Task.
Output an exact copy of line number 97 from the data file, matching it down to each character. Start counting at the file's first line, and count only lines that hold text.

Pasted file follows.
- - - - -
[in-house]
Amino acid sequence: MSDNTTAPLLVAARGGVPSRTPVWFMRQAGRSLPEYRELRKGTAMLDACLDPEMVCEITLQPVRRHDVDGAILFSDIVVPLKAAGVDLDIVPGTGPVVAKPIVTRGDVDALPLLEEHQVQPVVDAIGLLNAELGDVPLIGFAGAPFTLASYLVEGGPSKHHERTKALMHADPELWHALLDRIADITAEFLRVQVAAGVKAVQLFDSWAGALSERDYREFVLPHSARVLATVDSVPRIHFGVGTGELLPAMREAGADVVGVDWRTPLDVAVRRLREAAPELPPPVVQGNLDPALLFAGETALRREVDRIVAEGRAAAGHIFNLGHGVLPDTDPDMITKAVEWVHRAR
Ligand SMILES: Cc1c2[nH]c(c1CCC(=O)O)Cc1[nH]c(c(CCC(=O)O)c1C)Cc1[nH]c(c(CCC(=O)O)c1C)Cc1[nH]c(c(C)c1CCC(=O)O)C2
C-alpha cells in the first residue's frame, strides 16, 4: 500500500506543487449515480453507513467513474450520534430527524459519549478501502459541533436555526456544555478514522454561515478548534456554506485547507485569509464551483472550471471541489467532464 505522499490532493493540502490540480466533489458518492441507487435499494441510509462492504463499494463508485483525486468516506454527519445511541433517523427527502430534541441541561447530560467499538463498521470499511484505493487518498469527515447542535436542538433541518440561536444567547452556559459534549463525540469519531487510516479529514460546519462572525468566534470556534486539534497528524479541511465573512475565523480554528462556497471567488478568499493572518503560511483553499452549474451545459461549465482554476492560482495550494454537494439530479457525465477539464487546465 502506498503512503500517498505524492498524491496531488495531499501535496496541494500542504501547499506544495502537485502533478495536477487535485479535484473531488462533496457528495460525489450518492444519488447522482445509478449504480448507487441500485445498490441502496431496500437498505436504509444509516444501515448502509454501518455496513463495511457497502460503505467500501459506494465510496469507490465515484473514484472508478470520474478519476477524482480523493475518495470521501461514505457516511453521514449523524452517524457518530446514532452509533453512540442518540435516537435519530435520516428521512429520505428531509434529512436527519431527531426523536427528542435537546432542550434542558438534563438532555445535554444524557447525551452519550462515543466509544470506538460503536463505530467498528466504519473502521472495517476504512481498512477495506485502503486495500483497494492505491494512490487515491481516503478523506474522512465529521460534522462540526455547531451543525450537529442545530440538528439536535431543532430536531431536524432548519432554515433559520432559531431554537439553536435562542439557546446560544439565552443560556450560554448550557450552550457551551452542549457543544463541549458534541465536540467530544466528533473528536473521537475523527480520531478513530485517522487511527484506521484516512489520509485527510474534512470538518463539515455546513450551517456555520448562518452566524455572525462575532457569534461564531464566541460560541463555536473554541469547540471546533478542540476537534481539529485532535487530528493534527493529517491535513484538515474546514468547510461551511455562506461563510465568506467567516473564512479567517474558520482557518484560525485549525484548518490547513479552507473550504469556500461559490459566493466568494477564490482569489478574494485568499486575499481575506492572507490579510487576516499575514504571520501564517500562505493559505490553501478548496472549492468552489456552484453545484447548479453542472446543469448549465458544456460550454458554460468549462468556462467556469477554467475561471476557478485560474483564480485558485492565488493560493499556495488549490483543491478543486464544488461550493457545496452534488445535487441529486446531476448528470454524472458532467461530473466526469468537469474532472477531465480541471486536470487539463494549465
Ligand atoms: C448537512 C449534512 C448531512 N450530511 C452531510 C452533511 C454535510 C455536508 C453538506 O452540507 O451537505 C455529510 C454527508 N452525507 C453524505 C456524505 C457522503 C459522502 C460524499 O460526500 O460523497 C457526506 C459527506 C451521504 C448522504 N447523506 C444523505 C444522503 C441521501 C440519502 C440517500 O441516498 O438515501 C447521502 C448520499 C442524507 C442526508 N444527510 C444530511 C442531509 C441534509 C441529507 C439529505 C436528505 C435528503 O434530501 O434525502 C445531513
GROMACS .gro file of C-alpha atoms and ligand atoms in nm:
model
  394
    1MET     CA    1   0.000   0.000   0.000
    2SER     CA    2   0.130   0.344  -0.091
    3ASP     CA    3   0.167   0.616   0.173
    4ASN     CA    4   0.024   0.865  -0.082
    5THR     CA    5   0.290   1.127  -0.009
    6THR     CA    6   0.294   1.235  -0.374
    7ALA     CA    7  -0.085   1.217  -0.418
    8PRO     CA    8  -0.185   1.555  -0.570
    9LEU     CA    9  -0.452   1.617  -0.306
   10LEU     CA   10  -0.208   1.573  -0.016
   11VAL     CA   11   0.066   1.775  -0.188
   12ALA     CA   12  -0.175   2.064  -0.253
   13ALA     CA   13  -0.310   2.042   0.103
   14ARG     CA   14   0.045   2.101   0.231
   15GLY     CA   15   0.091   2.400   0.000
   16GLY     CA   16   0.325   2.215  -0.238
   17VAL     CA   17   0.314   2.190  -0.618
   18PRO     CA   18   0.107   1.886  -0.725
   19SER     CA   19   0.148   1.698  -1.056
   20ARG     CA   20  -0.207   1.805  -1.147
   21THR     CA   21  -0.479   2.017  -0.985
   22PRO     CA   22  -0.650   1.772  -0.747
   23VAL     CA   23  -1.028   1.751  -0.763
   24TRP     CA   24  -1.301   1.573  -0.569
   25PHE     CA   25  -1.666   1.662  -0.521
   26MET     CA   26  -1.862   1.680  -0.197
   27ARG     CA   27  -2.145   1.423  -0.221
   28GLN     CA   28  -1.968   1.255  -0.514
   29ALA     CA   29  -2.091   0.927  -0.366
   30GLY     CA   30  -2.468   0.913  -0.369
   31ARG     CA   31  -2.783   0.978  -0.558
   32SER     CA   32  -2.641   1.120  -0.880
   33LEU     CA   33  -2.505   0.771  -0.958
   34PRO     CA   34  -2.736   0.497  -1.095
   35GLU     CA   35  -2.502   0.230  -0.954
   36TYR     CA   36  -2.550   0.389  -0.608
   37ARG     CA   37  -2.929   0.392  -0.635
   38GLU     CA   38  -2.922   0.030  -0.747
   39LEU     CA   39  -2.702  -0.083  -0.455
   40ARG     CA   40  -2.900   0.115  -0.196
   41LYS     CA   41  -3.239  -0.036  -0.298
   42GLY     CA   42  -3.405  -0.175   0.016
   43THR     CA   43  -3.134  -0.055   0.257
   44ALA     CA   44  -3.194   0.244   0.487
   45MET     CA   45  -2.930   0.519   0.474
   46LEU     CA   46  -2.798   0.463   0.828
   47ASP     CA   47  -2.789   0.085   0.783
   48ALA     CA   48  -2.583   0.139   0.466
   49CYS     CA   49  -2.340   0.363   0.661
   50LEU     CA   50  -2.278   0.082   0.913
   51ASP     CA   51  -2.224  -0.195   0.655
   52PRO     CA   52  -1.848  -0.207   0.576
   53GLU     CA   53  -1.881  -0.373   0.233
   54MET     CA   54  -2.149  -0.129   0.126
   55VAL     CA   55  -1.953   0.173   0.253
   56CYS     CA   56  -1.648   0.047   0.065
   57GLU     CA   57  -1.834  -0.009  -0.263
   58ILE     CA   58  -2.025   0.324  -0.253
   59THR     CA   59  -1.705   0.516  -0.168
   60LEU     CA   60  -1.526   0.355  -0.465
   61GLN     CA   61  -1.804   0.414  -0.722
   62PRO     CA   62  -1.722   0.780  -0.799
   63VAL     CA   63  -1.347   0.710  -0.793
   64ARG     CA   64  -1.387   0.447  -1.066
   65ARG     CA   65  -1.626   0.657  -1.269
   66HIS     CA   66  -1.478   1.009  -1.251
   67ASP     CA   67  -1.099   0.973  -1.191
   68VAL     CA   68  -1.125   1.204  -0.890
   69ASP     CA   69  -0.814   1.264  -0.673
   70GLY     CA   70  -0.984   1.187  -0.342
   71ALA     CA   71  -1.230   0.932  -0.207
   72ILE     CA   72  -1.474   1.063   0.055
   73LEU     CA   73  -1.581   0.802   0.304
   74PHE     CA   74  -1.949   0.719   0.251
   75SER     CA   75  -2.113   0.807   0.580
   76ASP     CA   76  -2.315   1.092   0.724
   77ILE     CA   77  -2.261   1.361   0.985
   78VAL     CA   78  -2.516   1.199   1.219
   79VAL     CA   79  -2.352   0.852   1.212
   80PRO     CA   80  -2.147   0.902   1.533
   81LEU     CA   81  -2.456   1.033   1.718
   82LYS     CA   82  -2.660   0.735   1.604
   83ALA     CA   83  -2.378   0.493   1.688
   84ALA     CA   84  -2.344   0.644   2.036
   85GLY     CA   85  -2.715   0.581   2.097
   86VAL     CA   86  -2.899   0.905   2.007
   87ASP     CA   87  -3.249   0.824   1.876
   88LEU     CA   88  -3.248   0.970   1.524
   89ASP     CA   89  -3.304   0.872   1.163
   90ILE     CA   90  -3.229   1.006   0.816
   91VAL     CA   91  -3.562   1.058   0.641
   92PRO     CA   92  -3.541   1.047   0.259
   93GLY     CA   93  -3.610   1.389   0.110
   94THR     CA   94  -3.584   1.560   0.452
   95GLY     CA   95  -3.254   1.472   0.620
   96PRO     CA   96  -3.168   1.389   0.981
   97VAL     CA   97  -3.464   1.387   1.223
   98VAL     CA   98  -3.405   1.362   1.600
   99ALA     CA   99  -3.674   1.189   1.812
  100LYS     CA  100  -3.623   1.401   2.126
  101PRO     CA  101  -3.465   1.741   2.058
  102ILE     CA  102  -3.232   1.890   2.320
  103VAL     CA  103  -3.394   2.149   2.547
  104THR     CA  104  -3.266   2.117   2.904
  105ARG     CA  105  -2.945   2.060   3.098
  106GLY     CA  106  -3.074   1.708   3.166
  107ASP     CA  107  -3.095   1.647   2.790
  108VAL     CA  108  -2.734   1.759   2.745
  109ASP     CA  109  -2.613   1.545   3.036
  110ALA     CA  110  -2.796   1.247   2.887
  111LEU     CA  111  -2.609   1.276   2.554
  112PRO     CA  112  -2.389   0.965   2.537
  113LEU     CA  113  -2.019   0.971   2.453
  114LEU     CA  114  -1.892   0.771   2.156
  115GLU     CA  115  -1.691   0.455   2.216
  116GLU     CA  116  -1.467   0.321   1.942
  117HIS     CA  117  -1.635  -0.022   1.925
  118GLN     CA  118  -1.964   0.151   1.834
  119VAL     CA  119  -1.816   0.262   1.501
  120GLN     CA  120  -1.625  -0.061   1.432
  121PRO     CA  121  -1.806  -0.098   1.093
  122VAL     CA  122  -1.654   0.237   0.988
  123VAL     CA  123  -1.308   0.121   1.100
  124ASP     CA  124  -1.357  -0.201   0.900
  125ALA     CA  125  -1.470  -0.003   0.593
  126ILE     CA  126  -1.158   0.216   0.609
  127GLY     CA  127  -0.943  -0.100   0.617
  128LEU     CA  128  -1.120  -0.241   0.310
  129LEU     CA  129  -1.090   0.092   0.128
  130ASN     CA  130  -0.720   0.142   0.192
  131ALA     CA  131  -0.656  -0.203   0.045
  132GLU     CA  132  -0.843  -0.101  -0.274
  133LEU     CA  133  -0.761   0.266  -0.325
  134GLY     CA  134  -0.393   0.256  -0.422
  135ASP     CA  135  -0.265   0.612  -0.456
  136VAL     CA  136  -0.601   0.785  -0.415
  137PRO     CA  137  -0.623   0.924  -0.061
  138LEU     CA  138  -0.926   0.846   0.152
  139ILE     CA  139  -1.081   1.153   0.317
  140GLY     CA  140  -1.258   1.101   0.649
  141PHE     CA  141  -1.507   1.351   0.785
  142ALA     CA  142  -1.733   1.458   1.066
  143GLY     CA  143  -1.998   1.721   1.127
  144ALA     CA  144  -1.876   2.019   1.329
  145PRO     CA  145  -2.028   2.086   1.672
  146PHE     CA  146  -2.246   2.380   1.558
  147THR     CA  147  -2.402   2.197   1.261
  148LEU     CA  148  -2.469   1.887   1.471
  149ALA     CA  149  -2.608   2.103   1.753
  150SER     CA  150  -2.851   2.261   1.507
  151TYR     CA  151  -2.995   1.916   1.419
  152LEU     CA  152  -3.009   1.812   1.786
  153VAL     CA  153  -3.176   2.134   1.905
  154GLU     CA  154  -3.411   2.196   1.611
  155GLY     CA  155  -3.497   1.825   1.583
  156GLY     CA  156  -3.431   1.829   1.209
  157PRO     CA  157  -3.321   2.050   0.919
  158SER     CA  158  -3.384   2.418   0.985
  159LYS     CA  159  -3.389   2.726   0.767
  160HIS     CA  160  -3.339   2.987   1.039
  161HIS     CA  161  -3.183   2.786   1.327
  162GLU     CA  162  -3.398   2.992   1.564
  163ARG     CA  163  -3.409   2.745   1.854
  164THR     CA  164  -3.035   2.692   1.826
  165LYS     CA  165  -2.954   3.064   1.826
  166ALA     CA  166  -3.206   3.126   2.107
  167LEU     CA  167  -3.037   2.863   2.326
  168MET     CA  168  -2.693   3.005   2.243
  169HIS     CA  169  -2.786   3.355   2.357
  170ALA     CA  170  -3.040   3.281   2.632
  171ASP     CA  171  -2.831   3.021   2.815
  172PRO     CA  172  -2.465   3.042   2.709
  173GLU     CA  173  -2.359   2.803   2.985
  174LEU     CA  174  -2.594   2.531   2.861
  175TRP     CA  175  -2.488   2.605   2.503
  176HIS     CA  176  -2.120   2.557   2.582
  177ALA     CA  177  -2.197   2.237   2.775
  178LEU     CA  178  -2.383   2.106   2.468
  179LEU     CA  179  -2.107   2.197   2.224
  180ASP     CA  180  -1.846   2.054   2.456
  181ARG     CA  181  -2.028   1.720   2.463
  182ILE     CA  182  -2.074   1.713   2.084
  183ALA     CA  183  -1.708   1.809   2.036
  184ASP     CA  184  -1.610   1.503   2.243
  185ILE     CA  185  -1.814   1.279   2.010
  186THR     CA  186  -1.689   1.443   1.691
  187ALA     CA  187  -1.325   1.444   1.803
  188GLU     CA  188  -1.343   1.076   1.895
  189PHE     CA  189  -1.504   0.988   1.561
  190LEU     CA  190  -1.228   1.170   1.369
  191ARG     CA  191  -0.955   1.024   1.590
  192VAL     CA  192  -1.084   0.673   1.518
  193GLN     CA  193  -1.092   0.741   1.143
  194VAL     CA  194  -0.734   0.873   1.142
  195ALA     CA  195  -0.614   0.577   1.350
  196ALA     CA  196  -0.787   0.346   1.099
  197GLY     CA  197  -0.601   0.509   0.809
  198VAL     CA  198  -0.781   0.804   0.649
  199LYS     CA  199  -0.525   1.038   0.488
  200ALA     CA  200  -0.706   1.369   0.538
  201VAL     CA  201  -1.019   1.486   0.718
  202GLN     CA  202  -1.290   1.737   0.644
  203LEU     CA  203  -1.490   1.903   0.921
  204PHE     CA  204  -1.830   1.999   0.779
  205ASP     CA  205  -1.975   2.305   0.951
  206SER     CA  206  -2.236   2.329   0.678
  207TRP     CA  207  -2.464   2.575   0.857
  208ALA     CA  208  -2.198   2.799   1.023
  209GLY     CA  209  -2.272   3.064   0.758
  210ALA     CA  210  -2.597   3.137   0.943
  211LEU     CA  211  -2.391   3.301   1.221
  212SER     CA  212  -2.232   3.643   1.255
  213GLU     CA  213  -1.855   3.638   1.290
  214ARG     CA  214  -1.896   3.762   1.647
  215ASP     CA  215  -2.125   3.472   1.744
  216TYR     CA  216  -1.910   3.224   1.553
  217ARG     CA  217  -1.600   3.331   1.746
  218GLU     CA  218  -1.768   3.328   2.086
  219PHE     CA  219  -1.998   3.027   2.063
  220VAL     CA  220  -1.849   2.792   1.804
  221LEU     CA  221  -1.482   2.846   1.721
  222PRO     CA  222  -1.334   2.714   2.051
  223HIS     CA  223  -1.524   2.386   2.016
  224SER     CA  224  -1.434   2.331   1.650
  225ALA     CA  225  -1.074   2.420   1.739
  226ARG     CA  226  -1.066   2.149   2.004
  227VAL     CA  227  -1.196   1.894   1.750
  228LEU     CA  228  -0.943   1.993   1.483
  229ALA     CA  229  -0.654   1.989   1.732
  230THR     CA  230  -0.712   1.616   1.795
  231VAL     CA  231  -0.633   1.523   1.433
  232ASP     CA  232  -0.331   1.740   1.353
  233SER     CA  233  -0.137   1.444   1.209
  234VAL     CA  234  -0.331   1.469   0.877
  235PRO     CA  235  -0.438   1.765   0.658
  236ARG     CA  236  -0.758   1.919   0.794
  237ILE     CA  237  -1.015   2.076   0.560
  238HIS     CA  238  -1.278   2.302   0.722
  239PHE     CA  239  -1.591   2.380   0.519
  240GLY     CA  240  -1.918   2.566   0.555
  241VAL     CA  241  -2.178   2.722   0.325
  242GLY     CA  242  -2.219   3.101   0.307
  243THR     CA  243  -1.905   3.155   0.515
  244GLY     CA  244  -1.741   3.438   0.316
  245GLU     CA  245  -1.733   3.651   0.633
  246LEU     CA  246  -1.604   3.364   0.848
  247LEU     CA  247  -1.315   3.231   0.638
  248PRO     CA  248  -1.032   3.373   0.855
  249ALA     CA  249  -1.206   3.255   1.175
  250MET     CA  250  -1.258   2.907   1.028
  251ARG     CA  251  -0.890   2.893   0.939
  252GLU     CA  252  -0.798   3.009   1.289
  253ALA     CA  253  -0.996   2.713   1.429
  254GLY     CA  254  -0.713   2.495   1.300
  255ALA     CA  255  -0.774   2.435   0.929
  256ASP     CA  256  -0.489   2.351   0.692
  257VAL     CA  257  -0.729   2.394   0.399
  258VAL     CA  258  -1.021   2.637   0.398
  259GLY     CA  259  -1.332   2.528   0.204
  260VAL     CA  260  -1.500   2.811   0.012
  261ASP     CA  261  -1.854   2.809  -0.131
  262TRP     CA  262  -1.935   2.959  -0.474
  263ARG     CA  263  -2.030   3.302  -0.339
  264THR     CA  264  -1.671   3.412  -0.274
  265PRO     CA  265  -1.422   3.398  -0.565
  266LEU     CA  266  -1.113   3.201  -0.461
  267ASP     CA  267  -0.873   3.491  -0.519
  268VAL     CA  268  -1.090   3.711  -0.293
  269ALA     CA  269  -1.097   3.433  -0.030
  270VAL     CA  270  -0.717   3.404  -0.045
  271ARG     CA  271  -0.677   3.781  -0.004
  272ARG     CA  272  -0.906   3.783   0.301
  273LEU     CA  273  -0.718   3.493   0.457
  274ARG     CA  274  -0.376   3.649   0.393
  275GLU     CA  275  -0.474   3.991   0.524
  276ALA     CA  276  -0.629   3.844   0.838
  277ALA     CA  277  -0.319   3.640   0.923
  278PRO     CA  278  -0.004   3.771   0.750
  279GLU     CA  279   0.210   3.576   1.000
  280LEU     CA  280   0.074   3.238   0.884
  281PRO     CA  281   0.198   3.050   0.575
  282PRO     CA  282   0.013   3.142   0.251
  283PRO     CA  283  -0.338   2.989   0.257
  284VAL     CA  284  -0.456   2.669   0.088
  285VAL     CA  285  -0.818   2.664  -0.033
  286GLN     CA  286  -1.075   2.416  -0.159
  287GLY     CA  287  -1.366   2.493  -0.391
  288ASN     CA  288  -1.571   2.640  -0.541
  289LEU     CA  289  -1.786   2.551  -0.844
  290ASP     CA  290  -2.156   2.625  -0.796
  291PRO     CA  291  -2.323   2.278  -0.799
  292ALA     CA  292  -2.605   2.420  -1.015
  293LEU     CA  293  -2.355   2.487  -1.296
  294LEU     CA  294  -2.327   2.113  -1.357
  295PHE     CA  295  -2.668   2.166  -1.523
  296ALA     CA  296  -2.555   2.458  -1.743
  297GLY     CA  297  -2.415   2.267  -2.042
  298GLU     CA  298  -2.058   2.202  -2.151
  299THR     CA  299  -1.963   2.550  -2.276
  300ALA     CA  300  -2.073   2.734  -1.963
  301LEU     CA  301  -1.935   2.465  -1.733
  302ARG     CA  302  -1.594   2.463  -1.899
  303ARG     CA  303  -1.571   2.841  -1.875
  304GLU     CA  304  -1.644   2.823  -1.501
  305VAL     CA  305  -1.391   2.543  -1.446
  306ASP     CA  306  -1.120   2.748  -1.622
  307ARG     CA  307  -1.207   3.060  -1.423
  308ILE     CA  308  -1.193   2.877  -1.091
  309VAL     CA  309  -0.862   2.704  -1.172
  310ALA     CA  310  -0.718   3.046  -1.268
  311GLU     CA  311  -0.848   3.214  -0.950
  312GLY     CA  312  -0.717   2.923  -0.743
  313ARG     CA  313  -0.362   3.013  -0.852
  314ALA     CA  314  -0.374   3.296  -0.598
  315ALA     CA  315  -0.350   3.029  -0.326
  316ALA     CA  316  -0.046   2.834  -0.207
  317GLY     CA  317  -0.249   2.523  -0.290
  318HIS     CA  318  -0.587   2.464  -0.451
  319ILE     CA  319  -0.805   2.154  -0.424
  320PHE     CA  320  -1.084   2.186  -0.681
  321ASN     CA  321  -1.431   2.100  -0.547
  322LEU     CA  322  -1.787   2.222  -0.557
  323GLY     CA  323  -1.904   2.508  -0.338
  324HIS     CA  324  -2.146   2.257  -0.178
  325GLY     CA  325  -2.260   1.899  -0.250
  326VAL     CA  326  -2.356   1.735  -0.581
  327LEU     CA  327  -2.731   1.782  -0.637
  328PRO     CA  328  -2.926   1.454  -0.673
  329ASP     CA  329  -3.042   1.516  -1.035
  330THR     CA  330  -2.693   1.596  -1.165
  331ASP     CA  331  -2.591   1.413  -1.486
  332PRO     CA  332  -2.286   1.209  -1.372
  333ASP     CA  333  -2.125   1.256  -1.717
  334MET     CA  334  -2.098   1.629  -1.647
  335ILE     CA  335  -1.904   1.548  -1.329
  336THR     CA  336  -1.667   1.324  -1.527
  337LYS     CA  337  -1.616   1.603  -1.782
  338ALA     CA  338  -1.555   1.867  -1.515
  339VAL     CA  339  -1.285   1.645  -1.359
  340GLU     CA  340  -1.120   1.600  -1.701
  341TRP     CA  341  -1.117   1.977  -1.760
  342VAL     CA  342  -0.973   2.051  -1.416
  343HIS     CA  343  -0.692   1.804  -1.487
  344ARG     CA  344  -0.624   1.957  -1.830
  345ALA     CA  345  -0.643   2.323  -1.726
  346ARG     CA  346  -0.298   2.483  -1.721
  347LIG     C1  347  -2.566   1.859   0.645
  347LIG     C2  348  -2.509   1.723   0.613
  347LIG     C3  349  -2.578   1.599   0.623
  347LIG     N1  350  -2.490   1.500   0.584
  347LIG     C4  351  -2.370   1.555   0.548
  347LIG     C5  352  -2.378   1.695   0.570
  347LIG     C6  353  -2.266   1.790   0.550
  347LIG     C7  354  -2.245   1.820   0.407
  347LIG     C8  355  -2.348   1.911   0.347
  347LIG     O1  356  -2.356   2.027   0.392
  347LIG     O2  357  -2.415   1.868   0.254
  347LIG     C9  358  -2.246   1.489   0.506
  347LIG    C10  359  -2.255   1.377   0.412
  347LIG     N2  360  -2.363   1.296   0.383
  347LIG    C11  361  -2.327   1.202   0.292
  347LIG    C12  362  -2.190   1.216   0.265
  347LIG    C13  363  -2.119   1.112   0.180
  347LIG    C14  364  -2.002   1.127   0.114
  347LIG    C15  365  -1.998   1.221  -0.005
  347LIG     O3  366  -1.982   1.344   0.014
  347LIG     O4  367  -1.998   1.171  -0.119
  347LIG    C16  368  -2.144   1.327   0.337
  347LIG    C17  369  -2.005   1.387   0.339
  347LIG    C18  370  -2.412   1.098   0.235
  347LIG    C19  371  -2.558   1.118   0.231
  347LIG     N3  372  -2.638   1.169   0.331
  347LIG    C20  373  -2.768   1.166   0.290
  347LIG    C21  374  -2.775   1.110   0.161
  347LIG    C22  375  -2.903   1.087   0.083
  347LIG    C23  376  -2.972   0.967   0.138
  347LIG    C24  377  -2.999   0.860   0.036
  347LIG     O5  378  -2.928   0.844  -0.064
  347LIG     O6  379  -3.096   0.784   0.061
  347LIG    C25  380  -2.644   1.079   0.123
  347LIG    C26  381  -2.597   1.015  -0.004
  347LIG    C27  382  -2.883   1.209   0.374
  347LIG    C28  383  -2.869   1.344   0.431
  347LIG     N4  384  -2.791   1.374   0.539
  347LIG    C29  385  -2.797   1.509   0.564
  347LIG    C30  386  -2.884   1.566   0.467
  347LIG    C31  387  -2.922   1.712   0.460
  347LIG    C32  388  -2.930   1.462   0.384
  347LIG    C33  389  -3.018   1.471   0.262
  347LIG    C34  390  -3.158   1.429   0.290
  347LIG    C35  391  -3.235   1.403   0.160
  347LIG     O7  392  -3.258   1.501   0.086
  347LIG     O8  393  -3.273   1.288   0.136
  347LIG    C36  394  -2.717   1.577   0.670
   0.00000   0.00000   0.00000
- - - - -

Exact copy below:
   89ASP     CA   89  -3.304   0.872   1.163